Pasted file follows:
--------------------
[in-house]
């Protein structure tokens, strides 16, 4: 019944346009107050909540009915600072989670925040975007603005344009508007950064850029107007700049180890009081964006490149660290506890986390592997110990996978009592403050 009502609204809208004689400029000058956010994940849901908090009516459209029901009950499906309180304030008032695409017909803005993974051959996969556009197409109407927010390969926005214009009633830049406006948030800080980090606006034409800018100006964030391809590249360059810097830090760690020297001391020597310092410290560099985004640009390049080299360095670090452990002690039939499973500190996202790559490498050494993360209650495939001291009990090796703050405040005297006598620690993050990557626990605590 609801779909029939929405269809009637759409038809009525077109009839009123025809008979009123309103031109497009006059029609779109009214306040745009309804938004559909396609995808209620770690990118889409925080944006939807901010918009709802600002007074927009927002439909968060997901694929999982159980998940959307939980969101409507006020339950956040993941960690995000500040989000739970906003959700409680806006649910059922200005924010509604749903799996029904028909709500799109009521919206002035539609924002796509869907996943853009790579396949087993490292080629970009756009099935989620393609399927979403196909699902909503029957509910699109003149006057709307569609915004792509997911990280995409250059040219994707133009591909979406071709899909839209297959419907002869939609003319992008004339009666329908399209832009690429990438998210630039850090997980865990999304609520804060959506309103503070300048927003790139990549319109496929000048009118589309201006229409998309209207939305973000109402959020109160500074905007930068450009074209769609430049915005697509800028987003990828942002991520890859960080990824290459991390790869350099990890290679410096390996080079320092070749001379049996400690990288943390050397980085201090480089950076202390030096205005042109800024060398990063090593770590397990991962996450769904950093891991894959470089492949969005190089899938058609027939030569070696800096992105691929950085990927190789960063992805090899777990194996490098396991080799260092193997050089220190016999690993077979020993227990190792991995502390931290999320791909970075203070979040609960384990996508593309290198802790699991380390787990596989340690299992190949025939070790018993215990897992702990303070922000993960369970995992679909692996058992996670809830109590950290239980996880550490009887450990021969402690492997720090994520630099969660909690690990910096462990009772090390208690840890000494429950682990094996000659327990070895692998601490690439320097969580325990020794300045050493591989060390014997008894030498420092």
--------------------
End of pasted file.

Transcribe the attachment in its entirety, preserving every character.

[in-house]
């Protein structure tokens, strides 16, 4: 019944346009107050909540009915600072989670925040975007603005344009508007950064850029107007700049180890009081964006490149660290506890986390592997110990996978009592403050 009502609204809208004689400029000058956010994940849901908090009516459209029901009950499906309180304030008032695409017909803005993974051959996969556009197409109407927010390969926005214009009633830049406006948030800080980090606006034409800018100006964030391809590249360059810097830090760690020297001391020597310092410290560099985004640009390049080299360095670090452990002690039939499973500190996202790559490498050494993360209650495939001291009990090796703050405040005297006598620690993050990557626990605590 609801779909029939929405269809009637759409038809009525077109009839009123025809008979009123309103031109497009006059029609779109009214306040745009309804938004559909396609995808209620770690990118889409925080944006939807901010918009709802600002007074927009927002439909968060997901694929999982159980998940959307939980969101409507006020339950956040993941960690995000500040989000739970906003959700409680806006649910059922200005924010509604749903799996029904028909709500799109009521919206002035539609924002796509869907996943853009790579396949087993490292080629970009756009099935989620393609399927979403196909699902909503029957509910699109003149006057709307569609915004792509997911990280995409250059040219994707133009591909979406071709899909839209297959419907002869939609003319992008004339009666329908399209832009690429990438998210630039850090997980865990999304609520804060959506309103503070300048927003790139990549319109496929000048009118589309201006229409998309209207939305973000109402959020109160500074905007930068450009074209769609430049915005697509800028987003990828942002991520890859960080990824290459991390790869350099990890290679410096390996080079320092070749001379049996400690990288943390050397980085201090480089950076202390030096205005042109800024060398990063090593770590397990991962996450769904950093891991894959470089492949969005190089899938058609027939030569070696800096992105691929950085990927190789960063992805090899777990194996490098396991080799260092193997050089220190016999690993077979020993227990190792991995502390931290999320791909970075203070979040609960384990996508593309290198802790699991380390787990596989340690299992190949025939070790018993215990897992702990303070922000993960369970995992679909692996058992996670809830109590950290239980996880550490009887450990021969402690492997720090994520630099969660909690690990910096462990009772090390208690840890000494429950682990094996000659327990070895692998601490690439320097969580325990020794300045050493591989060390014997008894030498420092």